This post, by Timmi Duchamp, originally appeared on the Ambling Along the Aqueduct blog on 11/30/12.
A couple of days ago, Jonathan McCalmont posted Annoyed with the History of Science Fiction to his blog. "Annoyed" notifies us, from the top, that it’s to be read as a rant rather than a sampling of his thoughts on the subject of the history of science fiction. Fair enough. The title also– unintentionally, perhaps– conflates some hypostasized notion of all the existing histories of science fiction distilled into a single "history" with what non-academics usually mean by the word "history" (viz., the past, which inevitably becomes singularly dicey when treated as a conceptual entity). By "history," McCalmont, I believe, means the former. Rants can be interesting and useful, though, and "Annoyed" is both.
It seems a piece by Gary Westfahl provoked McCalmont by making the sort of generalization that seems always to be with us in the sf/f sphere: "the works of Robert A. Heinlein are still occupying a considerable amount of shelf space, and the evidence of his broad impact on the genre is undeniable." McCalmont explains his annoyance thus: "The reason I am singling out Westfahl’s essay is that it illustrates the field’s lamentable tendency to allow these types of broad historical claims to go completely unchallenged and unsupported." So far so good. But when he says
I believe that the historical approach to science fiction lacks the critical apparatus required to support the sweeping claims made by people who use this approach. Far from being a rigorous analysis of historical fact, the historical approach to genre writing is all too often little more than a hotbed of empty phrases, unexamined assumptions and received wisdom.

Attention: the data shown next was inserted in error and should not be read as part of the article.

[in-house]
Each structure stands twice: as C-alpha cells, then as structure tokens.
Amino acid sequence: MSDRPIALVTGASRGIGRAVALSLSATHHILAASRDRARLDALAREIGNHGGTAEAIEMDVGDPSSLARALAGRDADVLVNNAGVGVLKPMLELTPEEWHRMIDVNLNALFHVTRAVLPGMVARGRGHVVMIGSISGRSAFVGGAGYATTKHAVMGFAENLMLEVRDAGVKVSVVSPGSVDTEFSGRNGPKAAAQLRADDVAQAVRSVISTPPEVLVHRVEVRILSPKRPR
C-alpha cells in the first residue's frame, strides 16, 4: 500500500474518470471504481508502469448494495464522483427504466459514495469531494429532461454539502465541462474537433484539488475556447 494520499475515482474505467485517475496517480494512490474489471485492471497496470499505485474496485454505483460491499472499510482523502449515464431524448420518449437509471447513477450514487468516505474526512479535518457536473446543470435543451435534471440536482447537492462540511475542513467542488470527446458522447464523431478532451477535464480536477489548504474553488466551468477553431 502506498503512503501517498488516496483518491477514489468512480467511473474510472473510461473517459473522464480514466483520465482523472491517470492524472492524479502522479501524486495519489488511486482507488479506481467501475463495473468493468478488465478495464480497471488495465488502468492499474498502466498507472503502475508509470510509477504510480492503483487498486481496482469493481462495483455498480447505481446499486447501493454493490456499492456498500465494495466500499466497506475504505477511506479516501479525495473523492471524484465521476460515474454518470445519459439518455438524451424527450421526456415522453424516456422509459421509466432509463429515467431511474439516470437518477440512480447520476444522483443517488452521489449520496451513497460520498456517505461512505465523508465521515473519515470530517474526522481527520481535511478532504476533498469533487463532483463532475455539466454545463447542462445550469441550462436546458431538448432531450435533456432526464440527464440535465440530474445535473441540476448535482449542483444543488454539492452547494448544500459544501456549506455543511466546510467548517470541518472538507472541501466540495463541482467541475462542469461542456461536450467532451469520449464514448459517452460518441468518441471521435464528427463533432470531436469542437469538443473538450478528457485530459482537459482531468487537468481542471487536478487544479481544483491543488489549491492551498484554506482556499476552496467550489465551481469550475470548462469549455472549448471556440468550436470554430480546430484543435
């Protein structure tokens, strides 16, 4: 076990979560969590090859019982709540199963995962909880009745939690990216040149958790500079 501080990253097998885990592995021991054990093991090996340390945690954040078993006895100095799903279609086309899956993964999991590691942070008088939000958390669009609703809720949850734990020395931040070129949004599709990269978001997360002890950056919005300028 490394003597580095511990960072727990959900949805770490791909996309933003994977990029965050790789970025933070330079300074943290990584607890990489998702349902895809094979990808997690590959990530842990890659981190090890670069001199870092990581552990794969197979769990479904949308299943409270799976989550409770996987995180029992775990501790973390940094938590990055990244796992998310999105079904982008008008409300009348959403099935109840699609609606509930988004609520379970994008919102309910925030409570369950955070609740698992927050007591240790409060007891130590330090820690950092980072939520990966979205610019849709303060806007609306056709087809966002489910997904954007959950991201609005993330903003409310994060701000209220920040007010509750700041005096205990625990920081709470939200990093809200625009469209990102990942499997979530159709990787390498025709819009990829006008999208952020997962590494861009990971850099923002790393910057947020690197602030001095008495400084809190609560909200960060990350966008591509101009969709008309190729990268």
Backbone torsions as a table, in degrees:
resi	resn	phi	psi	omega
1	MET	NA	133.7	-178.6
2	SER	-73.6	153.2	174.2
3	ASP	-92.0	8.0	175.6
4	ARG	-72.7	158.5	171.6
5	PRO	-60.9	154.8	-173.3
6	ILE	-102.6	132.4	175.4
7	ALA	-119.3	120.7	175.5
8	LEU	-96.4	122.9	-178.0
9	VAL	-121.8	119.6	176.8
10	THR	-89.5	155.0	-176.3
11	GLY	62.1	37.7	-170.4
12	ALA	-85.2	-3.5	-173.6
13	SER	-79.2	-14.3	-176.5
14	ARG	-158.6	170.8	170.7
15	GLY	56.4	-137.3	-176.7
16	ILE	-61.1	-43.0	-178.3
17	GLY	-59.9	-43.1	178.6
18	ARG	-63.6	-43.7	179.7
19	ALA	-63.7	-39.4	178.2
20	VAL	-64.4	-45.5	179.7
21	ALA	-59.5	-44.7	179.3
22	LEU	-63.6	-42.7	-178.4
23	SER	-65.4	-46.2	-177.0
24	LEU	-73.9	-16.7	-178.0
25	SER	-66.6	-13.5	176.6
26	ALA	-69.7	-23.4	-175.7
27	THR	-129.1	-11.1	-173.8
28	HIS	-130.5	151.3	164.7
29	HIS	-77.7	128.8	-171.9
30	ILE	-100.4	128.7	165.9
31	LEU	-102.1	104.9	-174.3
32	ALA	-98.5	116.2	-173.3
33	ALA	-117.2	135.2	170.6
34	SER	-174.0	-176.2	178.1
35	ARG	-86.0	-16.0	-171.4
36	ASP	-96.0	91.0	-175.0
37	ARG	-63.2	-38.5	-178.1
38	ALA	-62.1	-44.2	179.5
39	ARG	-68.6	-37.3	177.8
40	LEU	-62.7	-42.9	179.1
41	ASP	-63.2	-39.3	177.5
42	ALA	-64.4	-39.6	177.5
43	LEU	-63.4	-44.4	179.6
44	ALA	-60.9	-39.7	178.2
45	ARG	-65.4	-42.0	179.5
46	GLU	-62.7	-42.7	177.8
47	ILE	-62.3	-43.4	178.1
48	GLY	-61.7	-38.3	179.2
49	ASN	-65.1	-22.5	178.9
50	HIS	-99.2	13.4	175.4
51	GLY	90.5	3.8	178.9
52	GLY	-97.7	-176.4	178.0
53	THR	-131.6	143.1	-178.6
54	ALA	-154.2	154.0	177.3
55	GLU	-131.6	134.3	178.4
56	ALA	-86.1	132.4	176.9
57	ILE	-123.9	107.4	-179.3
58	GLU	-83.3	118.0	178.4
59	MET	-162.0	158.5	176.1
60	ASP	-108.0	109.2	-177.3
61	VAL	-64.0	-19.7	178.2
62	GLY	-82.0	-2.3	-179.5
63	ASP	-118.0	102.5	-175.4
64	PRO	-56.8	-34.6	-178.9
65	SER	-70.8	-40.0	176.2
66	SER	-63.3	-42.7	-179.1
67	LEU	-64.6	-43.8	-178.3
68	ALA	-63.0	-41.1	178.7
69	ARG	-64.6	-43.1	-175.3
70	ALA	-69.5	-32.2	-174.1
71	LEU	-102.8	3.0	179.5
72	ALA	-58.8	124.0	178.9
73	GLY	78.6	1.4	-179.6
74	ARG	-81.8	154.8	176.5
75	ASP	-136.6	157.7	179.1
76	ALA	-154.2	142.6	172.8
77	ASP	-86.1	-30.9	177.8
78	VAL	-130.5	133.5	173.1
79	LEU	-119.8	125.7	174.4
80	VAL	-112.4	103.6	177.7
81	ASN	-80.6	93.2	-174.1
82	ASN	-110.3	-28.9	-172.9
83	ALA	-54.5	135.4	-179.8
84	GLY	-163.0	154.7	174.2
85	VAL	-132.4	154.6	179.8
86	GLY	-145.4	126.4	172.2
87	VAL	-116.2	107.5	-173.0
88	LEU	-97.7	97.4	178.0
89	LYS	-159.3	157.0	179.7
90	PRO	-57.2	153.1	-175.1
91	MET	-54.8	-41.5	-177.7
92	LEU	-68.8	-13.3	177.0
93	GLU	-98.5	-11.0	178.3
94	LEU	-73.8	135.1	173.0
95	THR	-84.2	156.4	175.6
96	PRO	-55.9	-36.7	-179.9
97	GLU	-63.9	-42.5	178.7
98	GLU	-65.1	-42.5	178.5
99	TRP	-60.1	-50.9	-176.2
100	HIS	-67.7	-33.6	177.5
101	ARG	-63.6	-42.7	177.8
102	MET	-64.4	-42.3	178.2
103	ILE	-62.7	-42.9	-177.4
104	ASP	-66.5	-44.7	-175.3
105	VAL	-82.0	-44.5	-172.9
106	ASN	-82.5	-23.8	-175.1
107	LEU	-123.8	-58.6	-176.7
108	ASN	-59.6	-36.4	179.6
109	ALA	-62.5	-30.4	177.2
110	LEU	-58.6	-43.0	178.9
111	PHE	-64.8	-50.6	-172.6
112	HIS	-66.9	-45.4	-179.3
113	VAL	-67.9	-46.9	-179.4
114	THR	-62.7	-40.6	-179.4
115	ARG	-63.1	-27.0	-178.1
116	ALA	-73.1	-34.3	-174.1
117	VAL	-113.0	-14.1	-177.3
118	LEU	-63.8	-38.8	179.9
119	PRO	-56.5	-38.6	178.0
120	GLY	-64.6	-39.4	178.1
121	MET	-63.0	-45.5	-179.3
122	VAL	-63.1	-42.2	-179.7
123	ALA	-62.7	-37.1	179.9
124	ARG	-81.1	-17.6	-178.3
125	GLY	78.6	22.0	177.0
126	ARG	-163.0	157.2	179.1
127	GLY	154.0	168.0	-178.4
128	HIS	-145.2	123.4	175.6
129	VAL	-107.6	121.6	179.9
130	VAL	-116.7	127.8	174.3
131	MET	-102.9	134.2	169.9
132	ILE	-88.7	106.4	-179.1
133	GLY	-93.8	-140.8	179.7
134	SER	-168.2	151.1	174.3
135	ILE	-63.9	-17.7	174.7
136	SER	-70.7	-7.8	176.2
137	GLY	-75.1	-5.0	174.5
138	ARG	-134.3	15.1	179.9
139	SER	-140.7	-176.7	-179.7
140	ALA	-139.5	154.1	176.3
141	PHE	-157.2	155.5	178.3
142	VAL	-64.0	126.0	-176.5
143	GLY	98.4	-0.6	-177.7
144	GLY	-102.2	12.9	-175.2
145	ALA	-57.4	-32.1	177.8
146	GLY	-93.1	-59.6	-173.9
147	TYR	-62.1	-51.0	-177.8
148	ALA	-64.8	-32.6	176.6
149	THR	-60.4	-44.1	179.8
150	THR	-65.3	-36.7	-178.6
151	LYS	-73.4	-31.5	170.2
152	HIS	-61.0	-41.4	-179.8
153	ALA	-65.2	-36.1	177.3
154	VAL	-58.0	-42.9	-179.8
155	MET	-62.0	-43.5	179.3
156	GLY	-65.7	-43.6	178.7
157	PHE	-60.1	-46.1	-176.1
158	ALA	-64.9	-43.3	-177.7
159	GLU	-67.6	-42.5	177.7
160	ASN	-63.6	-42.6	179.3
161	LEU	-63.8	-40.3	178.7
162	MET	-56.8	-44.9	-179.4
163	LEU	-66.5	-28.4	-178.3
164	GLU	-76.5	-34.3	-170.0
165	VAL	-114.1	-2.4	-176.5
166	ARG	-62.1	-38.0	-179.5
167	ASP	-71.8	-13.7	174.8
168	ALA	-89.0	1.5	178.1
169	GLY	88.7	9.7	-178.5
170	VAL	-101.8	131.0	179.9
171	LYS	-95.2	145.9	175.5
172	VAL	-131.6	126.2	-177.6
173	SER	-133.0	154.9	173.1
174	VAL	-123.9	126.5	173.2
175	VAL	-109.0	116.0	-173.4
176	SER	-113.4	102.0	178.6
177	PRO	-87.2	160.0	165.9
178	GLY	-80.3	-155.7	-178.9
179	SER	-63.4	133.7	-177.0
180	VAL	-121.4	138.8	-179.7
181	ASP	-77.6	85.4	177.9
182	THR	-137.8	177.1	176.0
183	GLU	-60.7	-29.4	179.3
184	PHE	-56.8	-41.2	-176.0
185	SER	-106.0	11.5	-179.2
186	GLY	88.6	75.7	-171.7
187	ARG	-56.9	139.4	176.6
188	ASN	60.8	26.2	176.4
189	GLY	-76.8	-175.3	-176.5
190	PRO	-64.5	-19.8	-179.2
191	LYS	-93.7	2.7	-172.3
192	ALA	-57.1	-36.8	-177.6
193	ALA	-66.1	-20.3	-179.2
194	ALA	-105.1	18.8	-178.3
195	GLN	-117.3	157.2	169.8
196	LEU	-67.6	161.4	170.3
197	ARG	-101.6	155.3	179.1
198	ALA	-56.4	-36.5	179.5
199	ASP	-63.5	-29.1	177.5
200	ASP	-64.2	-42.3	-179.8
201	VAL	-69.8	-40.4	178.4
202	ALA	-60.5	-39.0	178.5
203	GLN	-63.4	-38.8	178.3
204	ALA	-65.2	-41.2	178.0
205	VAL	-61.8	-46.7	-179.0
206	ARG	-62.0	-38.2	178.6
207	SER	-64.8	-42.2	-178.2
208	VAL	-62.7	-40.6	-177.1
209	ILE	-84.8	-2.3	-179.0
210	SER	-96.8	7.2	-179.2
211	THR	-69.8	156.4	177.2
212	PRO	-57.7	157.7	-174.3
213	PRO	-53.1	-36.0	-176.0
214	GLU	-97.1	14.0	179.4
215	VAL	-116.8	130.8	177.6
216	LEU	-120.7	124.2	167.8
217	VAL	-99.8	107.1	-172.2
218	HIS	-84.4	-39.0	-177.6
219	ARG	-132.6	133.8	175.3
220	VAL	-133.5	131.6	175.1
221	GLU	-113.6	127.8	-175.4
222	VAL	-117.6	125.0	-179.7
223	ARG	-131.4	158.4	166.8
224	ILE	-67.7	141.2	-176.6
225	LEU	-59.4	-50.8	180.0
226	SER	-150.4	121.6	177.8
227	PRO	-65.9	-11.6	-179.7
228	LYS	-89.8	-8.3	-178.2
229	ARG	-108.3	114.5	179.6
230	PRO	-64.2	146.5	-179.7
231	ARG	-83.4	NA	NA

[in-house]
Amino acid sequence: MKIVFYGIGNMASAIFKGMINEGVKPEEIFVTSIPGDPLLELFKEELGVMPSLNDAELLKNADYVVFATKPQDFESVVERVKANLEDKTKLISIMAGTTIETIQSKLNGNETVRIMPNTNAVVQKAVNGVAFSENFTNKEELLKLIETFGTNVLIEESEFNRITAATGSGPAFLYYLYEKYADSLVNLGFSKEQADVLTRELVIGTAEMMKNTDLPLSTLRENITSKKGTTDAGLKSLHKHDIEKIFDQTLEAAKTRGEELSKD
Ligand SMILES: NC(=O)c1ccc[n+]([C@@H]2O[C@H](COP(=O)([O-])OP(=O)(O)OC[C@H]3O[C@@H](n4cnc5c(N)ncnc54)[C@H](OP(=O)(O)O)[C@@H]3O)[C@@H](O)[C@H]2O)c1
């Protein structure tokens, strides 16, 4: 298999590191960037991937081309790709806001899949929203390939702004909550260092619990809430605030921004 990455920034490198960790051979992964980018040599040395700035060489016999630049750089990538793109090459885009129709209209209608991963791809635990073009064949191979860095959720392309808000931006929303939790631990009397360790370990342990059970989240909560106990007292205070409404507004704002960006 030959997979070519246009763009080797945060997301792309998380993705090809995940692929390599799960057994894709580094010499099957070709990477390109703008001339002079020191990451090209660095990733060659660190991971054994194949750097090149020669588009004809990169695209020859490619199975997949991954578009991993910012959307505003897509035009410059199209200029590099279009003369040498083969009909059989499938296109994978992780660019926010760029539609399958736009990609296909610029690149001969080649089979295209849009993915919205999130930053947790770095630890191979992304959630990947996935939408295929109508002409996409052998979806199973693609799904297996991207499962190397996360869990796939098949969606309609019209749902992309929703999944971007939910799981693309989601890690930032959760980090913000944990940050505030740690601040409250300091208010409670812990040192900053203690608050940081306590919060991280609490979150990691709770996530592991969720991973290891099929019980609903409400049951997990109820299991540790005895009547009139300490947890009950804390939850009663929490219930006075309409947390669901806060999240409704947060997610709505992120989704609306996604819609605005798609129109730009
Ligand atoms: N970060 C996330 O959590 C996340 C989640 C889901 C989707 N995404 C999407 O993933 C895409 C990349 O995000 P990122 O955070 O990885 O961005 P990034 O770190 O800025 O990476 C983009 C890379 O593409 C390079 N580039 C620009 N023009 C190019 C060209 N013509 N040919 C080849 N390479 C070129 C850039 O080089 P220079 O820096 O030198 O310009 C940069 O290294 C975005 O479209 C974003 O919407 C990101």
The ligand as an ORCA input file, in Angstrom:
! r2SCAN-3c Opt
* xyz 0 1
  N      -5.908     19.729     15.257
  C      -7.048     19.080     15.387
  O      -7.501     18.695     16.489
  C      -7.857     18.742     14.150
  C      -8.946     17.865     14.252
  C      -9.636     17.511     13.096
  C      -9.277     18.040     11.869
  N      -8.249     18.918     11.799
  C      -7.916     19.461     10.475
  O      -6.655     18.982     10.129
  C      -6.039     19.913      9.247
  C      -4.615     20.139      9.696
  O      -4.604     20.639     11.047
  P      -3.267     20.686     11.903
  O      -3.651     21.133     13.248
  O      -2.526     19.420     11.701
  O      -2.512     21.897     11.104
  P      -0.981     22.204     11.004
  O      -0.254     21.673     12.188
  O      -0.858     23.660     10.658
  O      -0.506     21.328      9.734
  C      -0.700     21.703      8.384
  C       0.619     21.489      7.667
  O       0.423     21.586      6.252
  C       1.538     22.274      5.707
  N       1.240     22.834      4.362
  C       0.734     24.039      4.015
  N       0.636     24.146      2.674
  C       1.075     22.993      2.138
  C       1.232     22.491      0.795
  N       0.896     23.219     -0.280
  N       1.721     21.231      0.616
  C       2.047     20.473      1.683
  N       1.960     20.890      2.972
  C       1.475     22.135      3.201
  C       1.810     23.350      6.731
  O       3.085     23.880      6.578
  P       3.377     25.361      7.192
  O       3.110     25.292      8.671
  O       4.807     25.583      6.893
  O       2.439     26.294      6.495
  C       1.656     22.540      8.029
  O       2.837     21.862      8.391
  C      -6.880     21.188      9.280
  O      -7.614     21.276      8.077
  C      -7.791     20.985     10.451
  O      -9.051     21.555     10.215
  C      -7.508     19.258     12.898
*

Here, I have a bit of trouble with McCalmont’s own generalization. Yes, I see what he calls "the historical approach" used by some academics and many non-academics in the field all the time, but unlike McCalmont, I assume they’re doing so because they’ve chosen to ignore the variety of attempts quite a few smart academic critics have lately made (and continue to make) to grapple with the ungainly, difficult-to-grasp subject without falling into pitfalls Samuel R. Delany has often and effectively excoriated (and which McCalmont duly alludes to). A science fiction work’s closeness to the culture and politics of its time means that any history necessarily has to take shifts in culture and politics (and scientific practice as well as science!) into account. There are scholars in the field attempting to do that– taking a variety of approaches that try their damnedest to eschew generalizations like the one McCalmont cites about Heinlein’s influence.
Now let me get on to the interesting and useful parts of McCalmont’s post. He takes John Berger’s excellent Ways of Seeing and David Bordwell’s On the History of Film Style as examples of approaches to an aesthetic field’s history (art history and film history, respectively) that is illuminating rather than stultifying. Bordwell, McCalmont tells us, pays special attention to the impact certain film techniques (particularly "deep focus," "long take" and "dynamic editing") had on film-making and how we watch films. I think McCalmont gets to something important when he writes: